NCAA Must Stonewall the Stall

Joseph Yeager tackles the hot topic of players faking injuries to slow down fast offenses in college football.

True fans of college football have known for some time that it's an ugly business. The game we love so much is completely balled up in big money. The sport's immense popularity, fueled to a large degree by alumni loyalty and the intense desire for bragging rights round the water cooler, has created a massive market that is facilitated by television and results in filthy TV contracts.

 

Television money, in turn, has made multimillionaires out of many a coach. And the lucrative nature of coaching means that there is cutthroat competition to break into the business, and once there, to win games and advance up the golden coaching tree.

 

But as any coach will tell you, you don't win games without the hosses on the field. And in college football, unlike the NFL, coaches must convince 17- and 18-year-old phenoms to bring their game to the school employing the coaches. Fail in this inherently venal endeavor, and the entire coaching staff crashes and burns.

 

The pressures to win in recruiting and on the field compel many coaches to break rules and to recruit illegally. The evidence for this comes from the sanctions the NCAA hands down yearly. And for every violator the NCAA catches, Lord only knows how many others slip by Scott free.

 

But as disappointing as the recruiting dirt is, at least we don't see it on the field of play. We can watch a game of football, played hard and clean and officiated well, and forget about its essentially sordid nature. Out of sight, out of mind.

 

Sadly, however, the ugly side of college football is now rearing its head in actual games. The cheating that runs rampant in the recruiting arena is now manifesting itself on the field of play. I speak, of course, about the increasingly prevalent tactic of having defensive players fake injuries in order to disrupt up-tempo offenses.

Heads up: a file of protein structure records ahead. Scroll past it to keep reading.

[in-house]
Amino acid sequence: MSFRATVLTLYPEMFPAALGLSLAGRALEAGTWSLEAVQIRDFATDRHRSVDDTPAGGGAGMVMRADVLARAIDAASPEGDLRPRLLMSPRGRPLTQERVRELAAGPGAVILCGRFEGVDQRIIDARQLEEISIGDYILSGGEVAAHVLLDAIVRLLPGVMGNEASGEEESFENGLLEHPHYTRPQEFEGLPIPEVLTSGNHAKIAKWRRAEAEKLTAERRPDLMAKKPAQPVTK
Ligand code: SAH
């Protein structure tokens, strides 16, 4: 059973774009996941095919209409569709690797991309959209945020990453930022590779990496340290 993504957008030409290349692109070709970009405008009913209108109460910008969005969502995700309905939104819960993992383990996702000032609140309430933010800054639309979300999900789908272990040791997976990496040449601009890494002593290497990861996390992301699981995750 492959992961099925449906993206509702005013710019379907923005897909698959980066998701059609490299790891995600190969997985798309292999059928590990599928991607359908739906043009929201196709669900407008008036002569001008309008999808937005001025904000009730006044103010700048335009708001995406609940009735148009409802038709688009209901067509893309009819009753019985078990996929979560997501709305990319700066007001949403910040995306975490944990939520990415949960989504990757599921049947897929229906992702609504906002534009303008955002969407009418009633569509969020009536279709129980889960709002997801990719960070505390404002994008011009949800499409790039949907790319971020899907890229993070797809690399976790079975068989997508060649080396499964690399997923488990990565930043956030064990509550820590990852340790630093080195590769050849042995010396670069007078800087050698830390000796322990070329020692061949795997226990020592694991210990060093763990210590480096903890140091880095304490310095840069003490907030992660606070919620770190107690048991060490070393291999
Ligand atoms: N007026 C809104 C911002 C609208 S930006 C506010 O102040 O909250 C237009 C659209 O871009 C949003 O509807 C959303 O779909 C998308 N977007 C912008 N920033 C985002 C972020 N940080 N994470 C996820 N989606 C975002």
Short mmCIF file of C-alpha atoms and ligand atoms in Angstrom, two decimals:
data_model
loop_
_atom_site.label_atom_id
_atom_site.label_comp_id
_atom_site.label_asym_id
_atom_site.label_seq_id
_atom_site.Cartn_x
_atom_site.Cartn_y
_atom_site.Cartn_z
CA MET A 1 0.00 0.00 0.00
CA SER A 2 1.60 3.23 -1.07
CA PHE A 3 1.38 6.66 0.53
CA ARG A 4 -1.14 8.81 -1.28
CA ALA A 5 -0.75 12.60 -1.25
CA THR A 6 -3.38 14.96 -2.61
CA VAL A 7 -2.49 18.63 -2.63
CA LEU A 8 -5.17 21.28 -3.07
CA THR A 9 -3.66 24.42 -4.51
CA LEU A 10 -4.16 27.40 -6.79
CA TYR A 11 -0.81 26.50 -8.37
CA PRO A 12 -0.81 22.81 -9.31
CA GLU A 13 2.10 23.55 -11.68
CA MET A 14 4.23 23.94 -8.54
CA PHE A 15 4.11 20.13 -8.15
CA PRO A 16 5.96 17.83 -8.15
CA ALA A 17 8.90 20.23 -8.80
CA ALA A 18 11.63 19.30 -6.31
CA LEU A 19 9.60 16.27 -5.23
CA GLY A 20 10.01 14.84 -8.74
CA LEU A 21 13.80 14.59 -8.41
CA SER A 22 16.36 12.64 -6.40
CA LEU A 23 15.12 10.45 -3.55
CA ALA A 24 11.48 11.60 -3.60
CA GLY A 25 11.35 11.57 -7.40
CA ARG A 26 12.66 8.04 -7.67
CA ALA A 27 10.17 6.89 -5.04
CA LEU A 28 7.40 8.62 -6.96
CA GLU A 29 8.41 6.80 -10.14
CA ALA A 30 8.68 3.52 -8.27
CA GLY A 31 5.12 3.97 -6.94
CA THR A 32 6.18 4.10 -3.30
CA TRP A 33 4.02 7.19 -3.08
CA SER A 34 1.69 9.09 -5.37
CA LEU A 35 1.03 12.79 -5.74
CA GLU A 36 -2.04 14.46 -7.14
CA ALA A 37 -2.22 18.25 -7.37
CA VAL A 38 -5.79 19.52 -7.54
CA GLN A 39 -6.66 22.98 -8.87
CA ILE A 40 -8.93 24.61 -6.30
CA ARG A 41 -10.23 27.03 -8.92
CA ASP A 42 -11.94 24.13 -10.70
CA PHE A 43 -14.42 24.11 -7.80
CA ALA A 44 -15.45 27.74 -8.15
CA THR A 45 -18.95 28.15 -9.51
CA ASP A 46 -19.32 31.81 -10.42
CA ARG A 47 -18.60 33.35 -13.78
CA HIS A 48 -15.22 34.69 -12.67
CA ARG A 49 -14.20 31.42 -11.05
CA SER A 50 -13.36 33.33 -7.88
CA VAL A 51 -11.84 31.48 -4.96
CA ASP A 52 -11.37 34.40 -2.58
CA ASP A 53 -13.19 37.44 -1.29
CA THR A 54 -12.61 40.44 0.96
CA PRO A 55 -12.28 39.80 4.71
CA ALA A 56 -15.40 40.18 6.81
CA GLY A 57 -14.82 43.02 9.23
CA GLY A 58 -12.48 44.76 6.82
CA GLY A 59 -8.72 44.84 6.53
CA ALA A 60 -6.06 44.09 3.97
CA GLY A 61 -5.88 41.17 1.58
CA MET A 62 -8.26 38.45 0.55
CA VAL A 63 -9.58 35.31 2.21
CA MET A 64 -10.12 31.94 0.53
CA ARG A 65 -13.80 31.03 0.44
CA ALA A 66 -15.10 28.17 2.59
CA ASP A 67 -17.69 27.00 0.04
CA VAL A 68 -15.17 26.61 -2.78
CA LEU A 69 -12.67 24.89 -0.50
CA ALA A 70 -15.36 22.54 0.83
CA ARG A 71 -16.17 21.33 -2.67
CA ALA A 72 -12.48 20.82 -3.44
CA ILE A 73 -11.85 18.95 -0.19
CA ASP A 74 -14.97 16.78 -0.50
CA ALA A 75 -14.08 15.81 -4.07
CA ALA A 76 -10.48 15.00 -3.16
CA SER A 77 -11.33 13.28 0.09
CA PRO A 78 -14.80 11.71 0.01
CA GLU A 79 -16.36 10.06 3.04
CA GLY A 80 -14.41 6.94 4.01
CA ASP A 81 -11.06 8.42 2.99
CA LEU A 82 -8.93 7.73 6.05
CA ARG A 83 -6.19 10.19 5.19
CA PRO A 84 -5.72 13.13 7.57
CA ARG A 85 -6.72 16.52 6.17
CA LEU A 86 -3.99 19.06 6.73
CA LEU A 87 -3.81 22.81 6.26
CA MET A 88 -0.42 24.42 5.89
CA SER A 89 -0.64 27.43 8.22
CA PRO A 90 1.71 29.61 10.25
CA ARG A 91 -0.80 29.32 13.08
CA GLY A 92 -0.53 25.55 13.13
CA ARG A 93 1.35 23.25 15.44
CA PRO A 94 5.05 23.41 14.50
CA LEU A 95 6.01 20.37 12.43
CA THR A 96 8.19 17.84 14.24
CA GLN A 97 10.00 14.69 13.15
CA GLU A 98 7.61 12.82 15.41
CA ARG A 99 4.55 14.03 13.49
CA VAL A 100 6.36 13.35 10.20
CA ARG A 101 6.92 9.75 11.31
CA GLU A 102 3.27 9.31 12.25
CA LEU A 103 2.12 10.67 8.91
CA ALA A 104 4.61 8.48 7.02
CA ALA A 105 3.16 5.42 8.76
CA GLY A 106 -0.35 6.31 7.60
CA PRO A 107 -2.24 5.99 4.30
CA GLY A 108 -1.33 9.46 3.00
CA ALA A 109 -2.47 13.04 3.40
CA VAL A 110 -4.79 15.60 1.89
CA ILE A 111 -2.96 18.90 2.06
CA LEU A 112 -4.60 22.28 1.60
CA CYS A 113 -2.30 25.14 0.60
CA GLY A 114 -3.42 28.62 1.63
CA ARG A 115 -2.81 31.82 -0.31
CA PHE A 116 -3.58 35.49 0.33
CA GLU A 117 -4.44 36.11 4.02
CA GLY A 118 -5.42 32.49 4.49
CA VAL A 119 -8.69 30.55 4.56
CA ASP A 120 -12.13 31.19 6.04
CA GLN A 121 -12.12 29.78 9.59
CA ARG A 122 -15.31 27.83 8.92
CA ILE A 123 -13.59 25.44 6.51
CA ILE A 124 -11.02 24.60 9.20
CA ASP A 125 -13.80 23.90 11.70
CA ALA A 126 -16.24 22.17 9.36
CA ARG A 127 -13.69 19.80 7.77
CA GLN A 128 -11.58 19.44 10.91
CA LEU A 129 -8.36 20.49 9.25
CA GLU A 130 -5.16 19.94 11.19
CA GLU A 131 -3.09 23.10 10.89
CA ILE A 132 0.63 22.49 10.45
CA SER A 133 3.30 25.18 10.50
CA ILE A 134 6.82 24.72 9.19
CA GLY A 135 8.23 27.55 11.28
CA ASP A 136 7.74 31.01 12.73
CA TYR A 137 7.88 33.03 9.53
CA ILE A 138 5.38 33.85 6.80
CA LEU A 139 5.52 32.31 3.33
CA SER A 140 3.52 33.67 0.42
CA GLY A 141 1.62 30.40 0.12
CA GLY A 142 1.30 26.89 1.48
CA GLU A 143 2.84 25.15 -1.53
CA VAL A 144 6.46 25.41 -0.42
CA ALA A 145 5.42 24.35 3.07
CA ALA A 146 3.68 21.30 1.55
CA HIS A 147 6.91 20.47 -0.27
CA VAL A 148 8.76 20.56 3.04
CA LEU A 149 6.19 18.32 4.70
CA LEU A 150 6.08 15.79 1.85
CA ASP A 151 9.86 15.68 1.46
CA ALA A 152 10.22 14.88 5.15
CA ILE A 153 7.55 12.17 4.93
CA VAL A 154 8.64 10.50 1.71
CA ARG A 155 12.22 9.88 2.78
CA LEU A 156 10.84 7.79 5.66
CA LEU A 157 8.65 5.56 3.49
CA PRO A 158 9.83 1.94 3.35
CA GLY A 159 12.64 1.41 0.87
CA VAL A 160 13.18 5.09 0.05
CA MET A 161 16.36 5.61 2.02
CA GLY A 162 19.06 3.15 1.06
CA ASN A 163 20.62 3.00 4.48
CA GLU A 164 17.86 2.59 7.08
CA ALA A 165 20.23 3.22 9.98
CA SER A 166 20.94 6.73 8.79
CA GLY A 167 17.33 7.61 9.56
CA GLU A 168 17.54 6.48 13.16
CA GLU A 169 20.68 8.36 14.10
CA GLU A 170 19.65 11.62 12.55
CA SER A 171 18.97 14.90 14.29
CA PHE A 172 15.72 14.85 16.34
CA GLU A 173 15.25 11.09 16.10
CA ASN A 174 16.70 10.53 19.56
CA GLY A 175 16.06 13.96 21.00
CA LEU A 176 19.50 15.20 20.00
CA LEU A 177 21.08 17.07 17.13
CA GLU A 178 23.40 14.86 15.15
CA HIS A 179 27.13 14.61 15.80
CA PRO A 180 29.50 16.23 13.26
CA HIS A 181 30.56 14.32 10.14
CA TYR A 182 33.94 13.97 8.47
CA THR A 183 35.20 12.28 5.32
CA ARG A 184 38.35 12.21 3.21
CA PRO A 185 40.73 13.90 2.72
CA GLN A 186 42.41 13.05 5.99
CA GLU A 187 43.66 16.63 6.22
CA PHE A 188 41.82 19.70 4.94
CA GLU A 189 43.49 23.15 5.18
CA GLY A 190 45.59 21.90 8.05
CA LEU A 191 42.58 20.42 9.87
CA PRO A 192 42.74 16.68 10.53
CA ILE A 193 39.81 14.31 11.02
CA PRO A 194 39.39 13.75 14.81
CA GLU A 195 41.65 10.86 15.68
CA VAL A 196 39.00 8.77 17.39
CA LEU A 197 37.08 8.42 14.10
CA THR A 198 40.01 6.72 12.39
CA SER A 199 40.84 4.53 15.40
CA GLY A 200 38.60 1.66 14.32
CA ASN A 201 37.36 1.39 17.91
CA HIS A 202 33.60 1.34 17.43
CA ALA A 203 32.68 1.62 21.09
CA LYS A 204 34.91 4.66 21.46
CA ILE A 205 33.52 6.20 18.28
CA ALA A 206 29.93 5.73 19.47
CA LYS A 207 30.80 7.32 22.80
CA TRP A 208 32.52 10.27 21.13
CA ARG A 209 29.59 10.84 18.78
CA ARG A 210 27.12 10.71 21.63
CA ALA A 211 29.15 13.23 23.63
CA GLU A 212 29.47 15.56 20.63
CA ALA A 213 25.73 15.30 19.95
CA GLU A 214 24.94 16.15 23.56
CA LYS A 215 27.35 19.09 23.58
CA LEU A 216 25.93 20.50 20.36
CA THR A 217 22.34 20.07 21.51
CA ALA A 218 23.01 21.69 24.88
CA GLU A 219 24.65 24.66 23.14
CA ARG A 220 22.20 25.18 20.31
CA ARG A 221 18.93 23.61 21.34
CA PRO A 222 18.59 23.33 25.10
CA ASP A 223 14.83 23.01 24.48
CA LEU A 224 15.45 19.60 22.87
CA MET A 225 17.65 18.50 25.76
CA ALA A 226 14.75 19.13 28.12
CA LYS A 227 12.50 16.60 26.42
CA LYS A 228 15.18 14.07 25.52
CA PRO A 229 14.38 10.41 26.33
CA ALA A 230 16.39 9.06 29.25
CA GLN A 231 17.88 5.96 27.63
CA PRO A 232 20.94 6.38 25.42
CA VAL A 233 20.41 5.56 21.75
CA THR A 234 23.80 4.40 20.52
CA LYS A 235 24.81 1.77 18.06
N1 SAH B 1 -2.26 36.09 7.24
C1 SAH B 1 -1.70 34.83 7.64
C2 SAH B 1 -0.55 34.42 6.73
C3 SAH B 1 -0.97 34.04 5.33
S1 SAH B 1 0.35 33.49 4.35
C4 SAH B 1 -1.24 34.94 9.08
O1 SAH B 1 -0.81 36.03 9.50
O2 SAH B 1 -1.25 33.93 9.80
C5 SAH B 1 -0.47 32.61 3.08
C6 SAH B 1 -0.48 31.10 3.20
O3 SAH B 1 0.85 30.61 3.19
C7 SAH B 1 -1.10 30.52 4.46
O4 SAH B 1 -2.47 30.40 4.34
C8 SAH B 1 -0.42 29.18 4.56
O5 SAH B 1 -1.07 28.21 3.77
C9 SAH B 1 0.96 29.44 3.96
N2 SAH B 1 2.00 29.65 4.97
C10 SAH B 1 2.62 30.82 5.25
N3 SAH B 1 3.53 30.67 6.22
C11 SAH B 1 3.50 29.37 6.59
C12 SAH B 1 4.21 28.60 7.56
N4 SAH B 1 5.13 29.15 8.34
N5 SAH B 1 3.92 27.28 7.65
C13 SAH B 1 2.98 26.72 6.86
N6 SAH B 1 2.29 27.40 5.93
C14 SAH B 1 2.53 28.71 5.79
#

The spread offense has frankly struck fear in the hearts of defensive coordinators across the land and in traditional powerhouse coaches such as Nick Saban. At this point, the spread is running roughshod over most defenses, and it has closed the gap between supremely talented teams such as Alabama, and relative parvenus like Texas A&M. Lacking the imagination to effectively scheme down the spread, defensive coordinators are resorting to cheating, and Saban cynically seeks to hamstring this offense by playing upon fears of player safety. He famously claimed that the spread likely leads to more injuries.

 

Nobody seriously disputes that these cheating tactics occur. By now every college football fan has seen spread offenses on the verge of incinerating defenses, only to be stymied by defensive players unconvincingly writhing in pain. A few seconds later, we see the putatively stricken players on the sideline with grins on their faces, and a few seconds after that, back on the field of play. These guys will never be confused with Sir Laurence Olivier or Denzel Washington, and they're not fooling anybody.

 

And it is disgusting.

 

What we are seeing is players ordered by coaches to cheat. It is shameless, bald-faced and out in the open for all to see. What we are seeing furthermore is the corruption many of us believe underpins college football made manifest on the field of play where we cannot avoid the ugly truth.

 

This unabashed cheating undermines the game of college football by destroying its integrity. Kids grow up playing football because it is fun, and fans watch the game because it is grandly entertaining. But there's nothing fun or entertaining about seeing grown men, who are supposedly moral exemplars to the young, ordering their players to do the wrong thing on the field of play. On the contrary, it is repellent.

 

Unfortunately, the NCAA is behind the curve on this one. Rather than proactively and preemptively establish rules to forestall this form of cheating, the NCAA sat on its hands. Presumably the organization will take action prior to next season, but there is no guarantee. Consequently, it is largely up to the media to shame the NCAA into action by copiously documenting the cheating, and condemning it frequently and forcefully. The sooner this contemptible behavior is nipped in the bud, the sooner we can all get on with forgetting about the true nature of our favorite pastime.  


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